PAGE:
The reach of news media to potential clients is exceptional, with the medium reaching 89 per cent of people in the market for insurance and 89 per cent who are after a loan.
However, many in the financial market are missing the opportunity.
Offline advertising spend across three types of financial products – insurance, consumer credit and savings and investments – totals $514 million. Of this, only $52.5 million is directed toward newspapers.
Savings and investments is the biggest investor in the medium, spending 31 per cent of its allocated offline ad spend of $93 million to newspapers, totalling $29 million.
Only 9 million of insurance’s $300 million offline ad spend is directed to newspapers, around 3 per cent.
It is ironic that insurance’s ad spend in newspapers is the least out of those three categories, when the opportunity to reach new customers may be the highest.
One in four Australians are looking to purchase or switch an insurance policy in the next 12 months. News media reaches 89 per cent of this group, or 4.1 million readers. Travel is overwhelmingly the most sought-after form of insurance, followed by health and comprehensive car insurance.
Loans are also popular among those news media reaches. Ninety per cent of readers are after a home or investment mortgage, refinance mortgage, investor loan or personal loan, which is about 1.9 million.
The business and finance section of the newspaper is the best to appeal to potential customers, being read by 5.2 million Australians. Of them, 1.3 million are in the market for insurance products, while 555,0000 are looking for a loan or mortgage.
Digital news media marginally reaches more readers who are looking for insurance and loans than newspapers, at 73 per cent versus 68 per cent and 74 per cent versus 68 per cent respectively.
However, studies have found that engagement with print media advertising is higher than other platforms. A 2015 neurological study commissioned by the US postal service found that time spent, the emotional response and desirability of an advertisement was increased when in print media.
Edelman Intelligence – Banking reform program (Australia). Percentage of people agreeing they can trust banks to do the right thing (7,8,9) on a scale of 1 to 9 where 9 is strongly agree. Doubters are those who scored 1-6. https://www.bankers.asn.au/ images/uploads/MediaReleases/ABA_Banking_Reform_Program_Report_August_2017.pdf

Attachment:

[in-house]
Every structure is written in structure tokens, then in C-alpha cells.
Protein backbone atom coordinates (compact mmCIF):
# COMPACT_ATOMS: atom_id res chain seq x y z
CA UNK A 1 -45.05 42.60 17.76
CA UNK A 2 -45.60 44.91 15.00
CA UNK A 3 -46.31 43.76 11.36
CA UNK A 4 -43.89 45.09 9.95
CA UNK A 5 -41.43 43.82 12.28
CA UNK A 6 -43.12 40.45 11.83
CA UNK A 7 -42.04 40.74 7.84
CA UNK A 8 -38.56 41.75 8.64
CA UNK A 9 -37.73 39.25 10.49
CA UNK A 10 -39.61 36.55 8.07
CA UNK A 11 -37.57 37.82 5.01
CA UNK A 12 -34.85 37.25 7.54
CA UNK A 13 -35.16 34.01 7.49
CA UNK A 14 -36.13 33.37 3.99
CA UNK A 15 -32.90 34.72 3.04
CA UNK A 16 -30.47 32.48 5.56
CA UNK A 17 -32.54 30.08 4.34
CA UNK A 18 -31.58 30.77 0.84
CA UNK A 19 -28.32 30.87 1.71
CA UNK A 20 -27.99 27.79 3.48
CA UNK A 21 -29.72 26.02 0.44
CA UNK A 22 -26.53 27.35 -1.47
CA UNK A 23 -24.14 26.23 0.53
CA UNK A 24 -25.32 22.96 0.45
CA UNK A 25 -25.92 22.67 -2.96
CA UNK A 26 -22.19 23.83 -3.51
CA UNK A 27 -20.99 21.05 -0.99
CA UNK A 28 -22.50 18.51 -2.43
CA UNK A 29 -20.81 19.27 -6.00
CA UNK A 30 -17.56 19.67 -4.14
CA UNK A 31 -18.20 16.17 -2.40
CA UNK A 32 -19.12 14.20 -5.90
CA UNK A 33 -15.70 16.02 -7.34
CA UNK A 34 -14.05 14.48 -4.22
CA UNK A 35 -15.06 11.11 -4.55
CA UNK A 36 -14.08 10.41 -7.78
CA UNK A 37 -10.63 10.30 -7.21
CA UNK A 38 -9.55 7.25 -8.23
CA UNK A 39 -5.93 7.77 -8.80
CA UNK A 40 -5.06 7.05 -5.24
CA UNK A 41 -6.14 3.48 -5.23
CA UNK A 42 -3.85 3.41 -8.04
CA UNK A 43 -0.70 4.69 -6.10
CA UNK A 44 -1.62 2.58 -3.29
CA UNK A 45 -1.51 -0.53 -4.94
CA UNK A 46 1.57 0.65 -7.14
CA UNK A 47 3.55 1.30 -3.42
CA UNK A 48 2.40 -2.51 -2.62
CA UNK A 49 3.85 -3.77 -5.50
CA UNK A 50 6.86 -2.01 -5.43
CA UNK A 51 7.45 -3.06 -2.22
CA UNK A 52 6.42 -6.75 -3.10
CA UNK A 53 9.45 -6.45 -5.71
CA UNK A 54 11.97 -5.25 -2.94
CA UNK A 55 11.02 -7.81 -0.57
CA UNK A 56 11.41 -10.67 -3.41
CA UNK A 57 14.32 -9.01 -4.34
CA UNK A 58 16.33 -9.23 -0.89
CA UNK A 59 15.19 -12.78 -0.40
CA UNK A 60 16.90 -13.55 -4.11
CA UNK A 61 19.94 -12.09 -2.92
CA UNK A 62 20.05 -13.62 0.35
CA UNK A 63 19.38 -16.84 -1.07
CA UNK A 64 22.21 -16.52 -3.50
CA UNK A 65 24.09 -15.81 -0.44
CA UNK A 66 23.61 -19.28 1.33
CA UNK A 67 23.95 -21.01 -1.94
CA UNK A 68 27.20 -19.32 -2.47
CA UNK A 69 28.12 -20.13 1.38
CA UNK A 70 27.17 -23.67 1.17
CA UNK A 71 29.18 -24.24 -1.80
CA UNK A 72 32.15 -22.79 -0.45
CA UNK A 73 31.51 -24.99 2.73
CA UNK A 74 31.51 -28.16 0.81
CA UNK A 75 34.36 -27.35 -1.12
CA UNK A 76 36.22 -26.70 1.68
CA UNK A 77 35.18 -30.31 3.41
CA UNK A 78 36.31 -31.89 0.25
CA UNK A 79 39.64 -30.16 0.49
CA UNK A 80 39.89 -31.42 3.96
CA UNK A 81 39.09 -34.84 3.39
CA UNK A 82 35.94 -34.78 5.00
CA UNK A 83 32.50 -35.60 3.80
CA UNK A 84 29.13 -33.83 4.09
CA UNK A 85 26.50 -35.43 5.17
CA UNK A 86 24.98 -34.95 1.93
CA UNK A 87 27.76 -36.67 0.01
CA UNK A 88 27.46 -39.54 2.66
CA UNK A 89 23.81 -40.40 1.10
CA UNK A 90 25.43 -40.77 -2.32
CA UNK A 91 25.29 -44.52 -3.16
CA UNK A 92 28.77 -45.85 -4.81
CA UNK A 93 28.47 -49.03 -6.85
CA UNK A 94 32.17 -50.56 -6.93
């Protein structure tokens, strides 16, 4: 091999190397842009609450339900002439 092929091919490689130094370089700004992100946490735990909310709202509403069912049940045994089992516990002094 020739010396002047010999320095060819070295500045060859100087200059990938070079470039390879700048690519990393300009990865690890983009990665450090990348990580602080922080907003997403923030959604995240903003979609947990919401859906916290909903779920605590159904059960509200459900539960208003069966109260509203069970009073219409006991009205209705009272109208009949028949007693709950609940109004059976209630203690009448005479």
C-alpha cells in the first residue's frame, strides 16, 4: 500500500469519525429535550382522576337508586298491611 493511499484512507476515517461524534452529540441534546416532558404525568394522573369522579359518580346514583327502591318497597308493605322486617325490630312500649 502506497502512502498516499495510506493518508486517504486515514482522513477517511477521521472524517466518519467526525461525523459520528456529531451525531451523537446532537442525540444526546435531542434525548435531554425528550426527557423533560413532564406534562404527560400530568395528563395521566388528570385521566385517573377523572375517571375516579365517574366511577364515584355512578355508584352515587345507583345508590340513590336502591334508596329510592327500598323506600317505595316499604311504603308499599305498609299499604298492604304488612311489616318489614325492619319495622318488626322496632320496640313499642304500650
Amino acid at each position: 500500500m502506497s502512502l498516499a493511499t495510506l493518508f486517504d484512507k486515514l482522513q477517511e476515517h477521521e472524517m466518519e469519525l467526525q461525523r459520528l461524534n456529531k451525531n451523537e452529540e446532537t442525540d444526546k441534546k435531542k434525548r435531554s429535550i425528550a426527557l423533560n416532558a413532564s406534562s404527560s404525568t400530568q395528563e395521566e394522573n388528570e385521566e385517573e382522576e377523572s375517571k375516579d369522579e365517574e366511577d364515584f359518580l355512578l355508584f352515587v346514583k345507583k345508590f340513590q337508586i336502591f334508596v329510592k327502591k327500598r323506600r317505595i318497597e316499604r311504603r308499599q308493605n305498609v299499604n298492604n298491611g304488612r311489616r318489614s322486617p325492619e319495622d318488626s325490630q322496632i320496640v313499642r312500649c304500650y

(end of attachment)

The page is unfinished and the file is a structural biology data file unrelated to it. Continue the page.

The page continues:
Australian Bankers’ Association: Australia’s banks: an integral part of the economy and the community. https://www.ausbanking.org.au/images/uploads/ArticleDocuments/134/ABA%20economic_report_ nal_Oct_2015.pdf
The Company You Keep. Galaxy Research online questionnaire, June 2017 was conducted among a nationally representative sample of 2,863 Australians aged 18 years and older. For readers/users of the respective media, results displayed are the percentage agreeing they trust ads in the given media (5,6,7) on a scale from 1 to 7 where 7 is strongly agree. Net ADTRUST is more frequently quoted but is then less comparable to Edelman’s “Trust in banks” metric.
Ebiquity, 2016 Advertisers Report. Advertising spend – online media excluding Outdoor which is not reported. “Magazines and Radio” is overwhelmingly Radio spend. Banking & nance is the combined spend of Savings & investments, Consumer credit and Insurance category ad spends.
emmaTM 12 months to Nov17. Readership based on last four weeks. Survey conducted by Ipsos Connect, people 14+ ; Nielsen DRM Nov17 People 14+ only. Bars represent the number of readers in the target market. Incidence of target is displayed in brackets = The percentage of the channel’s readership that is the target.
National papers 50%, Community papers 48%, Regional papers 48%, Cinema 48%, Metro papers 41%. Top3 box on a scale 1-7.
US Postal service neurological research 2015. https://www.uspsoig.gov/sites/default/ les/document-library- les/2015/rarc-wp-15-012.pdf